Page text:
Gov. Steve Sisolak has elevated Public Utilities Commissioner Hayley Williamson to chairwoman of the three-member board that regulates investor-owned utilities in Nevada, his office announced Thursday.
Williamson was named a member of the commission in April. She’ll replace Ann Pongracz, who did not seek reappointment. Sisolak will have to fill her seat with another appointment in the new year.
“Hayley’s extensive experience in Nevada and on the Public Utilities Commission will prove invaluable as she takes on this critical role ensuring that public utility companies continue working for the benefit of all Nevadans,” Sisolak said in a statement. “Hayley’s deep knowledge of the rule-making process and clean energy policies will provide crucial support for the state of Nevada’s long-term renewable energy goals.”
Williamson said she was looking forward to the job. “I thank Governor Sisolak for this opportunity and I’m looking forward to continuing to work on important utility issues in this new role,” she said in a statement.
Prior to her appointment as a member of the commission, Williamson worked there as a senior assistant general counsel and acting general counsel. In those jobs, she has represented the commission before both the Nevada Supreme Court and the Federal Energy Regulatory Commission.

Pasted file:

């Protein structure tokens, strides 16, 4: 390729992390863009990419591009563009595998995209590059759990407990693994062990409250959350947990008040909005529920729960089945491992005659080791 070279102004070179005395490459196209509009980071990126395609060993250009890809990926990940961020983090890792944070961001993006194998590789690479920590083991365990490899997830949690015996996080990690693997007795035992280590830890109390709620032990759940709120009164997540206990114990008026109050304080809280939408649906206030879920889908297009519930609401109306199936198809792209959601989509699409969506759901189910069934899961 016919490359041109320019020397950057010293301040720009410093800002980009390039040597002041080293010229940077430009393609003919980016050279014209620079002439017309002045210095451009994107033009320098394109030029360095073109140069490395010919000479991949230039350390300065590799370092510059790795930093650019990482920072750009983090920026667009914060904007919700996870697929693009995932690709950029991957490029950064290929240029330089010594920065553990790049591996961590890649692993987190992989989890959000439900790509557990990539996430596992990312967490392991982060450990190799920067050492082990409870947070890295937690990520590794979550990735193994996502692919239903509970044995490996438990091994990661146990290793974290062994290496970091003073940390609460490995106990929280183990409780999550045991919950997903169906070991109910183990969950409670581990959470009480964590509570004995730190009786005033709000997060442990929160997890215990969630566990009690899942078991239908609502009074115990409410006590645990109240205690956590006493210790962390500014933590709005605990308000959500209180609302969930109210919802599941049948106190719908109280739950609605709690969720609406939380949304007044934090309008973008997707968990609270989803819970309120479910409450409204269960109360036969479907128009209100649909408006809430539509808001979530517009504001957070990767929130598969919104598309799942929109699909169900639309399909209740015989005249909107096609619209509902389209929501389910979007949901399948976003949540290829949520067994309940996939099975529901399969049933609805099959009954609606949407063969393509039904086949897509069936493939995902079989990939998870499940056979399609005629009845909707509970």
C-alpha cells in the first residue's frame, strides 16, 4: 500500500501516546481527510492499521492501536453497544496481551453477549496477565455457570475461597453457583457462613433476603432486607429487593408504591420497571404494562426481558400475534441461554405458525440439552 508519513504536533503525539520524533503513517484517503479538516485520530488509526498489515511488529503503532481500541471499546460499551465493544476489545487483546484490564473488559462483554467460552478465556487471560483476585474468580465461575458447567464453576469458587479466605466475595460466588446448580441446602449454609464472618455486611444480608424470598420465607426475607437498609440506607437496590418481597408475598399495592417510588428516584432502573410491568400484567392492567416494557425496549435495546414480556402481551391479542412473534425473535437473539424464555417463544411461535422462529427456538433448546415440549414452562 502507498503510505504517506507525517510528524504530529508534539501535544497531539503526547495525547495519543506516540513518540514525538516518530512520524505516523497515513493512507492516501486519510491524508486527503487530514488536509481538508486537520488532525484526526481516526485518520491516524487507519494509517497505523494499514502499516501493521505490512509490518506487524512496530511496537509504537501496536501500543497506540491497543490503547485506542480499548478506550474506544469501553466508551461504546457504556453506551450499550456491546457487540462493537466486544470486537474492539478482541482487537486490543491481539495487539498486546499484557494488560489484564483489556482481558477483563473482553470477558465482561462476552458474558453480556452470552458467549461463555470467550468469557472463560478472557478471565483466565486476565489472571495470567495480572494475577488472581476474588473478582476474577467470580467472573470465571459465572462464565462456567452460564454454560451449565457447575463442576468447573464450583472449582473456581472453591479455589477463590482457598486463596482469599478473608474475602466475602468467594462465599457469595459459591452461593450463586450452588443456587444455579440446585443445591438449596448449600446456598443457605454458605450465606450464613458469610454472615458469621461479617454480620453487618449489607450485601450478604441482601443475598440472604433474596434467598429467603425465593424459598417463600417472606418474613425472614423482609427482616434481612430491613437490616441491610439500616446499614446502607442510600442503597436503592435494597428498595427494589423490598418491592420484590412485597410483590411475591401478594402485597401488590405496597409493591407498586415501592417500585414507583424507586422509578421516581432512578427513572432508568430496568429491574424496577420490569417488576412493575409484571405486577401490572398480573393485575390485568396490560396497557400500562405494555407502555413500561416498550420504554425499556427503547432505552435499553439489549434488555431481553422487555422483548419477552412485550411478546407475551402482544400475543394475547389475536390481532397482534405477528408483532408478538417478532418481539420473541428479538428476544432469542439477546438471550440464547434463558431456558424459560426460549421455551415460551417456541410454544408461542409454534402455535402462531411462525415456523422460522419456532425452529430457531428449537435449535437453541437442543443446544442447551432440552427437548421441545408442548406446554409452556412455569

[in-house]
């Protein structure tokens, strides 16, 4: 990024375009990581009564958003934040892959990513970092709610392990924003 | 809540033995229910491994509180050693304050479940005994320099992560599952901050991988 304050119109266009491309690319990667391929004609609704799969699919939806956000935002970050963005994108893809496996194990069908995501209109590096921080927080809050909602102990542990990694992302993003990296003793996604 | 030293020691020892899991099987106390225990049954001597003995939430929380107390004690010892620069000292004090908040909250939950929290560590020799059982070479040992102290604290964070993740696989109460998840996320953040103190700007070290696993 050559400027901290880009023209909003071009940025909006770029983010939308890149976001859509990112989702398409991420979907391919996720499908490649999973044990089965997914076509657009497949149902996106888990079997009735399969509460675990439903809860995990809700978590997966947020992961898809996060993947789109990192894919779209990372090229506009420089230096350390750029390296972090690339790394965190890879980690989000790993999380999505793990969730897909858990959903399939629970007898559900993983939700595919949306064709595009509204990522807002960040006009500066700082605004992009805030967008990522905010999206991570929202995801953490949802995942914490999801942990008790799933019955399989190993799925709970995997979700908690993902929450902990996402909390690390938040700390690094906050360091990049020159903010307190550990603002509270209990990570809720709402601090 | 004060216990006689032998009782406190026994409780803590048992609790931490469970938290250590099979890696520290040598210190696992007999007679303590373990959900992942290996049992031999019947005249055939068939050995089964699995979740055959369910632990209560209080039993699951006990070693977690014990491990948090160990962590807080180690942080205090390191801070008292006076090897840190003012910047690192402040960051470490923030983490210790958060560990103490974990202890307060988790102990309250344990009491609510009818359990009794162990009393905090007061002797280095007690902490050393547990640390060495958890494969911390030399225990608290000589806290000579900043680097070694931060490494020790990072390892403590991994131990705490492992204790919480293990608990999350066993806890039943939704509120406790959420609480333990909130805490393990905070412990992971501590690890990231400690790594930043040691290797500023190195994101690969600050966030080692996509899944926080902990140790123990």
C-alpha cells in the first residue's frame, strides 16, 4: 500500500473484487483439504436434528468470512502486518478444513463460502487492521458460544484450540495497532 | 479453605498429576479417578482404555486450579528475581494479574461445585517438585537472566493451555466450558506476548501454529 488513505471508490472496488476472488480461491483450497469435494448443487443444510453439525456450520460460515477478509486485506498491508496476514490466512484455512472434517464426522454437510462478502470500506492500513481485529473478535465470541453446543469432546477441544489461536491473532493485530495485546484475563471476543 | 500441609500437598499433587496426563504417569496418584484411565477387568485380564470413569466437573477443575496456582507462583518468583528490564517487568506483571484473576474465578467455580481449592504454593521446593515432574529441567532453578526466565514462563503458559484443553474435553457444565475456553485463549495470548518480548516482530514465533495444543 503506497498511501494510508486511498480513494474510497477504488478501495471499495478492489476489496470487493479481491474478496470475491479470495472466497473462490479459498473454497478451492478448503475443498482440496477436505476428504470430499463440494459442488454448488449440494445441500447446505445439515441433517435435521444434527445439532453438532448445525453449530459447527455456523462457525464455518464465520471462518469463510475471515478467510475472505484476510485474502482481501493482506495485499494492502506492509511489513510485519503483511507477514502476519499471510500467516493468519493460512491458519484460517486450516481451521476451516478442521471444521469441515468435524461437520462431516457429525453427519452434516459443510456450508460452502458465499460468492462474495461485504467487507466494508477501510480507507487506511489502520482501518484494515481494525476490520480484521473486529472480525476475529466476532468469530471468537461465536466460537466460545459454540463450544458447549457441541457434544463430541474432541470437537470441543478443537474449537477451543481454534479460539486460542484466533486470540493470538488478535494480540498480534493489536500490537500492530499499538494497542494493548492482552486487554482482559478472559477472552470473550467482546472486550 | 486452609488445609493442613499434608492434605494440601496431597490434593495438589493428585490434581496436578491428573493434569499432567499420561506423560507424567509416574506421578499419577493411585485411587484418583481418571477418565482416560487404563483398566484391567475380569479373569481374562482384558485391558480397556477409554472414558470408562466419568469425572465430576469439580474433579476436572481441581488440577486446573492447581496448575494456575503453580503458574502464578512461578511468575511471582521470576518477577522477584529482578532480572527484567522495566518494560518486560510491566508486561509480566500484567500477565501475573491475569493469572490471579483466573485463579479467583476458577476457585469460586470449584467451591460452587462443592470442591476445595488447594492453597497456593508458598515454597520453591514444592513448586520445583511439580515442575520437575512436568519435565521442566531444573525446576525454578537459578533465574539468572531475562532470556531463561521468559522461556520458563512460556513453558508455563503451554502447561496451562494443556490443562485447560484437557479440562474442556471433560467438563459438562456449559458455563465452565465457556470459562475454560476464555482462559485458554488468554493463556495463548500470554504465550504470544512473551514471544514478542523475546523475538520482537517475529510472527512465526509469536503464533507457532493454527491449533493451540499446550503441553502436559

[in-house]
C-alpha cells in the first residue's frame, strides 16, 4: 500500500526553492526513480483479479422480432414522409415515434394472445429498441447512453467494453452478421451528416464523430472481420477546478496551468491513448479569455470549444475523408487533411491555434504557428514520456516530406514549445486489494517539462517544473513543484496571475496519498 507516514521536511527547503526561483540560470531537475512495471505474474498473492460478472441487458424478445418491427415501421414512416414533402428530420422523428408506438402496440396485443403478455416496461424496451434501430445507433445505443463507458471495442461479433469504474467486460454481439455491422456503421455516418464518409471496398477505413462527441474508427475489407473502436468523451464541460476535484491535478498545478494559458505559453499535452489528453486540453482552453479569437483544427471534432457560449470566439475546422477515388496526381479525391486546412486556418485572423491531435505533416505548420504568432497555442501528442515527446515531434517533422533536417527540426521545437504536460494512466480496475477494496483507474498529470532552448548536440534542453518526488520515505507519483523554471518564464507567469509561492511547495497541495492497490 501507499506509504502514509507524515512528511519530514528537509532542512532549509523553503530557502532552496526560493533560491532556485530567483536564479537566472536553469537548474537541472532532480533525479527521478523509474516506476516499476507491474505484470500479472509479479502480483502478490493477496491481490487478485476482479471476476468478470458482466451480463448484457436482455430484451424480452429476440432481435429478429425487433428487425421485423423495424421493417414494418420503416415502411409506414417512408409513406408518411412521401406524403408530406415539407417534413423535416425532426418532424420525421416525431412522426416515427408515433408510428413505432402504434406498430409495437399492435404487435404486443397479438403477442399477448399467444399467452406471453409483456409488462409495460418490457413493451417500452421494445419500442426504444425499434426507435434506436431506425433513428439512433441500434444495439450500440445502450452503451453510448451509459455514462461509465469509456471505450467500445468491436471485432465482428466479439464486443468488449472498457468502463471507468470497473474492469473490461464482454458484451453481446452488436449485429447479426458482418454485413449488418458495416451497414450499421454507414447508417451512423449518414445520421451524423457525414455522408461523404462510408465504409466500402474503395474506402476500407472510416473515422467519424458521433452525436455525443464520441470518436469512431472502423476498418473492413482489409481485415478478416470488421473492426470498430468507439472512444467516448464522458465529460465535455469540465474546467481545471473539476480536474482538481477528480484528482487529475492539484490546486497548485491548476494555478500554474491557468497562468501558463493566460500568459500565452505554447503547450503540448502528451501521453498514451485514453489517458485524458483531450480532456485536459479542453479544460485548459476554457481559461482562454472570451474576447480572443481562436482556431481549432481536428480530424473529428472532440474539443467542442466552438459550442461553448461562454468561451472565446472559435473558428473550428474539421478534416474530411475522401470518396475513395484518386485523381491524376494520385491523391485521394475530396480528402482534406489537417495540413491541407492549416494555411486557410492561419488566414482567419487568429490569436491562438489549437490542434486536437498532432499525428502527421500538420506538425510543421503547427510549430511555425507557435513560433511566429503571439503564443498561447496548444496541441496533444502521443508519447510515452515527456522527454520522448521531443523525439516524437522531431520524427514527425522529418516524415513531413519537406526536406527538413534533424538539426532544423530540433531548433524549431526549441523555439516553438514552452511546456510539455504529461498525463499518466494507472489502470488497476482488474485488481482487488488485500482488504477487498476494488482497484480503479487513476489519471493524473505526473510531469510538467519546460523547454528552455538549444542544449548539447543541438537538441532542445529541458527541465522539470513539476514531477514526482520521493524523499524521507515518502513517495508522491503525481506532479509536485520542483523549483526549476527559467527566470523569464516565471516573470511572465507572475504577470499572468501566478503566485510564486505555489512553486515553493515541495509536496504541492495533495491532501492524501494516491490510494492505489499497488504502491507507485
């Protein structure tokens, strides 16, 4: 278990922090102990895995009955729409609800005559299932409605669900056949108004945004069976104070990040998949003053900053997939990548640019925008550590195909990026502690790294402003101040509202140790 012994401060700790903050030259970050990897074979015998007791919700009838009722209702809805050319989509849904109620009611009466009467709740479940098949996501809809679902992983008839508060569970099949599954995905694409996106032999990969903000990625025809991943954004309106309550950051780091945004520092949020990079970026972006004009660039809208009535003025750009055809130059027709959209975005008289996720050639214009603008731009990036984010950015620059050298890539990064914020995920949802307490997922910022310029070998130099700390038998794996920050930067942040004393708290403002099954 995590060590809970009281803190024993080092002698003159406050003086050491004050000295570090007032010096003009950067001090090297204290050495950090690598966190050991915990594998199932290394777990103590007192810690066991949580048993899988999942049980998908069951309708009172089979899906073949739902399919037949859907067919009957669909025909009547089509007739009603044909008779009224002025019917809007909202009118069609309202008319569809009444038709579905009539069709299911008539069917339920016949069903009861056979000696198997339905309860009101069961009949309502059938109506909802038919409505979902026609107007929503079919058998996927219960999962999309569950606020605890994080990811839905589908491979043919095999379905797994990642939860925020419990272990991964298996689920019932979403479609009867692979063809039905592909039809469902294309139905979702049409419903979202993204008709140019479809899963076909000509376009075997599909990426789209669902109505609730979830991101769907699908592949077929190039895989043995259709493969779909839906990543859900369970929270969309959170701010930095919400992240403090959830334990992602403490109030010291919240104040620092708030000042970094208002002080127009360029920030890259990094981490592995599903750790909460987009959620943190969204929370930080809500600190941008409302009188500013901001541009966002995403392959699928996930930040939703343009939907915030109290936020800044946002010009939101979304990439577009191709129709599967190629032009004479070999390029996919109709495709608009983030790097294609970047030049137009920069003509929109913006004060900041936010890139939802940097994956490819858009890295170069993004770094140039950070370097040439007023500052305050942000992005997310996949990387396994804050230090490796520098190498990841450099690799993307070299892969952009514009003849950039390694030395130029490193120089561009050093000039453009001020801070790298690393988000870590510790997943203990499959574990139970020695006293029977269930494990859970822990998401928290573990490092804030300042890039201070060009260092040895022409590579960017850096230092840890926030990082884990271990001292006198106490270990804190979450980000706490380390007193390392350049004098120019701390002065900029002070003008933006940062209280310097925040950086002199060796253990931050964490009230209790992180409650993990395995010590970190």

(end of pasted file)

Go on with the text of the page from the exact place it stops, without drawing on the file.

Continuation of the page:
In her role as a commissioner, she has worked to develop rules to implement bills passed by the 2019 Legislature, including implementing the state’s renewable portfolio standard, the amount of energy that must be generated from renewable sources such as solar, wind and geothermal.
Born and raised in Madison, Wisconsin, Williamson graduated with honors from the University of Wisconsin-Stevens Point. She earned her law degree from Vermont Law School, also with honors, and holds a master’s degree in philosophy from the University of Cambridge. Her thesis for that degree was about renewable energy and land use on the West Coast.
She also has taught environmental law and environmental science at the University of Wisconsin and at Sierra Nevada College.
In November 2018, with the appointment of Commissioner C.J. Manthe by then-Gov. Brian Sandoval, the Public Utilities Commission had three female members for the first time in Nevada history. It was only the second all-female utility regulating body in the country.
Contact Steve Sebelius at SSebelius@reviewjournal.com or 702-383-0253. Follow @SteveSebelius on Twitter.